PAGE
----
A family stranded in one of Australia’s largest deserts may be stranded as roads in the region flood for several more days.
Orios Zavros, his wife and children travel across the country on the journey of their lives when they find themselves stranded in South Australia’s Simpson Desert.
They signaled a state of emergency on Friday morning when the modified Mitsubishi Canter hit a dead end after major storms swept about 150km northwest of Oodnadatta.
The Australian Maritime Safety Authority contacted the family at around 2.30pm on Friday and confirmed that no one was injured.
However, AMSA warned the Perth family could be stranded for longer as the area “probably will be flooded and inaccessible for several days” meaning the family cannot go out.
“Due to heavy rain, roads in the area were flooded and inaccessible for several days,” an AMSA spokesperson said.
“The remoteness of the location also hinders land rescue efforts.”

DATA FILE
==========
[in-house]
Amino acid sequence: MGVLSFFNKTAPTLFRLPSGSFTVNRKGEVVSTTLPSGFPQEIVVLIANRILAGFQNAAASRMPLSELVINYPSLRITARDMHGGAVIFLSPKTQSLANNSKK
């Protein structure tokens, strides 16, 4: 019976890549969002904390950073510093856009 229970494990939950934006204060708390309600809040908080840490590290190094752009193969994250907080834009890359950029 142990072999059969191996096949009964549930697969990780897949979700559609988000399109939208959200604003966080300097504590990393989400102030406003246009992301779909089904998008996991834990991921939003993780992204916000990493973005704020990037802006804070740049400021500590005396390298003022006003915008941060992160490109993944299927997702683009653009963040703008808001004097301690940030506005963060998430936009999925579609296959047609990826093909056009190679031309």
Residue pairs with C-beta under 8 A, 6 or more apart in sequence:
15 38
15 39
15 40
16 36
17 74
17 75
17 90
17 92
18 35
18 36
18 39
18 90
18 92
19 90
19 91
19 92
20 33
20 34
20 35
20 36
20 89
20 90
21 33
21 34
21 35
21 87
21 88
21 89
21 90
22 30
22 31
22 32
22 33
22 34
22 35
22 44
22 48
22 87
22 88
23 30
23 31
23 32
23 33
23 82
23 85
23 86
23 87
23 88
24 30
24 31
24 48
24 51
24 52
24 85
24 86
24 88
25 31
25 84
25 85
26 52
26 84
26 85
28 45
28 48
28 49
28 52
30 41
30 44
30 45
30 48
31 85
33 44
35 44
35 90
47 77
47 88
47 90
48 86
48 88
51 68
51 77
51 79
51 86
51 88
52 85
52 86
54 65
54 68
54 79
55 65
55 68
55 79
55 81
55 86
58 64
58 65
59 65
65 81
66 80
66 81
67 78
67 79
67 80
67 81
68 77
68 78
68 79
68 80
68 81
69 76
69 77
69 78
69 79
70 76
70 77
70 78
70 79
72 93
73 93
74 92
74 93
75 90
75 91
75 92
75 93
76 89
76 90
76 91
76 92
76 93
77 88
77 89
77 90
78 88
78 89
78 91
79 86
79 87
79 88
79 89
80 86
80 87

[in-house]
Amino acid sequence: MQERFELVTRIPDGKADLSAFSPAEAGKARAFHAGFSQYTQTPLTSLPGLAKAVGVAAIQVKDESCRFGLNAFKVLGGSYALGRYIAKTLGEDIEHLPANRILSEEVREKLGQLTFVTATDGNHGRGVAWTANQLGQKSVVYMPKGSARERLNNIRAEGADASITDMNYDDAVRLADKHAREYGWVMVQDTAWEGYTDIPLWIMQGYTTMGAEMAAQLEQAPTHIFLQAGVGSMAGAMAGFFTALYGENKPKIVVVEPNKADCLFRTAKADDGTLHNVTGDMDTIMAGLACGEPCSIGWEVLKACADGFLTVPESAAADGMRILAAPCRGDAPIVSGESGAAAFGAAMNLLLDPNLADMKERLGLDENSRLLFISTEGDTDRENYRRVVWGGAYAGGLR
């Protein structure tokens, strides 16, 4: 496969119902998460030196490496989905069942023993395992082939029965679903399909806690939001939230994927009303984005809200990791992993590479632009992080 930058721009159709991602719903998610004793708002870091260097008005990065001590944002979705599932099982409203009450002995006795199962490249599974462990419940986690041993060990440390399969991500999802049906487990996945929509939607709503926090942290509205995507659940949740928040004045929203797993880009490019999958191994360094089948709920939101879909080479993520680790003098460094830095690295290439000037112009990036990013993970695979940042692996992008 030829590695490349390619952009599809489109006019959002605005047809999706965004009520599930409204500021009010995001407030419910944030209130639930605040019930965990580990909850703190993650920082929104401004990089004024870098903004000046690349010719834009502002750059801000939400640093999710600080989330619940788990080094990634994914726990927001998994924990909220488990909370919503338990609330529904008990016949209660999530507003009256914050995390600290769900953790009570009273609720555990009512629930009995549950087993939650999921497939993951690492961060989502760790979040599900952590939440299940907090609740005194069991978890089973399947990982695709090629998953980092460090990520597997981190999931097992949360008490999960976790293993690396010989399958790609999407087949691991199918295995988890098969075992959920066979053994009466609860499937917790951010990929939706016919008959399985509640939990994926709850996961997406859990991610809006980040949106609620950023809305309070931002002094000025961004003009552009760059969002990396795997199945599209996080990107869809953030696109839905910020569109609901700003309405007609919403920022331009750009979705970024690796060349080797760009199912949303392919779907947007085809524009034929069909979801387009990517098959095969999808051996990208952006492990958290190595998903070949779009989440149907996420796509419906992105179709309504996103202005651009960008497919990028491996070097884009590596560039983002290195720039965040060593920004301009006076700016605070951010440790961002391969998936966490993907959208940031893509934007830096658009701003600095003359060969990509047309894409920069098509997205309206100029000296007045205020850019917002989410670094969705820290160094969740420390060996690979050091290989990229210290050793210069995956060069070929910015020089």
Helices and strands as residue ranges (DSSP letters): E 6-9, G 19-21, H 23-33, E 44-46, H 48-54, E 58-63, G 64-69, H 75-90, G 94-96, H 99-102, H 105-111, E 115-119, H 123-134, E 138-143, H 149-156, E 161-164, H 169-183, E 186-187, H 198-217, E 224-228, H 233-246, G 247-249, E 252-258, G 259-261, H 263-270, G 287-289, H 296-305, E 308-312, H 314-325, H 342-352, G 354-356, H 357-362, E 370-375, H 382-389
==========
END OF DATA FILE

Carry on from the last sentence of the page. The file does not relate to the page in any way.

Rescue efforts are hampered by weather conditions, while SA Police are working on a ground response and a spokesperson said Monday afternoon that there were no updates to weather and rescue efforts.
“We will continue to evaluate the best time to coordinate the recovery of the family and the vehicle,” the spokesperson said.
A rescue plane was deployed to deliver a satellite phone and water, and police confirmed the family had enough essential supplies to see them over the weekend.
It came just days after they shared an Instagram post announcing they were heading to Birdsville, Queensland.
They wrote “Bring the Simpson Desert” next to a photo of their van.
Many family and friends, including friend Ben Allen, took to Facebook to share the details of the family’s misfortunes.
“Stay safe until they come and rescue (you),” he wrote.
Another friend, Russ Cullen, also wished his wife well and offered some advice.
“Once it gets some sun and wind on it, this ground will harden faster than you know,” he said.
“Don’t be impatient and don’t tear your place apart and make it worse.”
Both Mr. Allen and Mr. Cullen were confident that their friends would come out safe.
“He knows what to do,” said Mr. Cullen.
“If he waits and uses his common sense, he’ll get away without worry.”
The family of four began their 12-month adventure in Australia in November 2020 and were on their way home to Perth for Christmas when they were stranded.